Connected scatter plot graph showing the mean of biological triplicate +/- standard deviation. Thermal hysteresis is measured with two different AFPs, RiAFP and FfIBP, at different concentrations (µM).

The obtained data show that the TH of our proteins increases as their concentrations in solution rise. The TH, or difference between freezing and melting points, is used to characterise our antifreeze proteins and depends on their concentrations. The fact that we can visualise a TH shows that our AFPs are functional. Without any AFPs this graph shows a TH of 0.5. TH of the Buffer (protein concentration = 0µM) is at 0.5 ºC, whereas we excepcted a TH of 0 ºC. This difference is most likely due to a lack of human error when controlling FROZONE. This graph also illustrates that RiAFP is more effective than FfIBP at a concentration of 50µM.

Thanks to the model we created, we can project the TH values we could obtain with higher AFP concentrations and compare our values to the ones found in literature.

For more information about the model we used click here.

Frost Damage Treatment

To measure how our treatments will affect/reduce frost damage on plants, we developed a “Frost Damage Treatment” assay or FDT (Fig. 1). We immersed the plant Arabidopsis thaliana (Wild-type) in our frost-protecting solution (i.e. in a buffer containing antifreeze proteins) and placed them in a climatic chamber at -5ºC overnight. We then stained the leaves with Trypan blue [1]. This dye is routinely used to stain dead cells with compromised membranes. In our case, we wished to stain the cells damaged by ice crystals.

Figure 4 | Schematic of the workflow employed for the FDT assay.

After staining, we cut all the leaves of our plants and placed them on microscope slides in order to observe them under a microscope. We took pictures of all the leaves. We then analyse the obtained images with our algorithm, VISION, in order to determine the percentage of damaged area on every leaf.

Measurements - Frost damages

Thanks to the FDT assay, we were able to quantify the damages caused by frost on plants submerged in different solutions and therefore assess the potential protective effect of our AFPs.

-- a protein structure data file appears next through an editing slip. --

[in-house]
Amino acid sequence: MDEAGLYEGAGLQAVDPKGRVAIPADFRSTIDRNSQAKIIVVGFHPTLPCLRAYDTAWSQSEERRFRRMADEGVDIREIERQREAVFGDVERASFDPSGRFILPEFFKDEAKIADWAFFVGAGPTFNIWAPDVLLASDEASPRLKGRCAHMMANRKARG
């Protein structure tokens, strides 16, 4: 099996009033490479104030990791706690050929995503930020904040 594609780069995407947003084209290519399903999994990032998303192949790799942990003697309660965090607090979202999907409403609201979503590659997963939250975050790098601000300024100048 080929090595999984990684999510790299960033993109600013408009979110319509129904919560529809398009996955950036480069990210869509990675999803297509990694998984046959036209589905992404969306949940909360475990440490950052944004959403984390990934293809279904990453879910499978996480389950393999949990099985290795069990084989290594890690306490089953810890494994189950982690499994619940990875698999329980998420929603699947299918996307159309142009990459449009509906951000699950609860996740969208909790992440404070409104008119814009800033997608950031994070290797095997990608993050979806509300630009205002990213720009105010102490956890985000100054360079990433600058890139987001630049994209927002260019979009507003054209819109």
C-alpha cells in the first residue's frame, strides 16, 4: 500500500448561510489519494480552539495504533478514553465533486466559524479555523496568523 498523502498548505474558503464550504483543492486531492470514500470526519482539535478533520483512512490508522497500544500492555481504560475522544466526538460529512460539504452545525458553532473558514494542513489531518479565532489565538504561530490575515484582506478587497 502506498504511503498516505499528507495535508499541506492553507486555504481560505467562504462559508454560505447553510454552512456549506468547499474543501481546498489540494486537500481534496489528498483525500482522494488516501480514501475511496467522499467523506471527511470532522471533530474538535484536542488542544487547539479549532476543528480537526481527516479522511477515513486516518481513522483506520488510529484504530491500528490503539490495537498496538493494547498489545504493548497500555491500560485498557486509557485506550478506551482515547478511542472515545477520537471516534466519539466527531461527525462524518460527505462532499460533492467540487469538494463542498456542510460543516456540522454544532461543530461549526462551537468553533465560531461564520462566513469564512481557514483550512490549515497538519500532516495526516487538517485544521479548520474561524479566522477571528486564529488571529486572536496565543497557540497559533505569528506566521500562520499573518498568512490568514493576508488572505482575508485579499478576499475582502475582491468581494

Figure 5 | Our AFP solutions protect plants from frost damage.
The graph shows mean +/- standard deviation. Percentage of Damage on Arabidopsis thaliana leaves measured after overnight incubation in a climatic chamber at -5ºC. Plants were immersed in phosphate-buffered saline (PBS) liquid solution supplemented with two different AFPs: FfIBP [200 µM] (n=13) and RiAFP [50 µM] (n=17) and a mix of them (RiAFP + FfIBP) (n=15) at a concentration of 25 µM and 100 µM, respectively. These solutions were compared with the control in which the plants were immersed in the PBS buffer without any AFP (buffer) (n=17).
The damage ratio is significantly different between the buffer and all AFPs. ANOVA, * significant at p<0.05.Damage ratio between the different AFPs are not significant.

The data obtained from our FDT assays show that our solutions containing AFPs significantly decreased the amount of tissue damage of our plants compared to the buffer alone (Fig. 2). Indeed, while we observed about 12% of damage due to frost on plants submerged in Buffer solution , the measured damages on plants treated with our AFPs was on average ten times lower (0.9%, 1.47% and 0.66% of damage when treated with FfiBP, RiAFP and both, respectively). Interestingly, we did not observe significant differences in the percentage of damage between plants treated with the different AFPs. Overall, our data clearly demonstrate that our purified AFPs have a strong protective effect against frost damage on plants, and could therefore potentially be a good solution to safeguard apricot trees from freezing spells.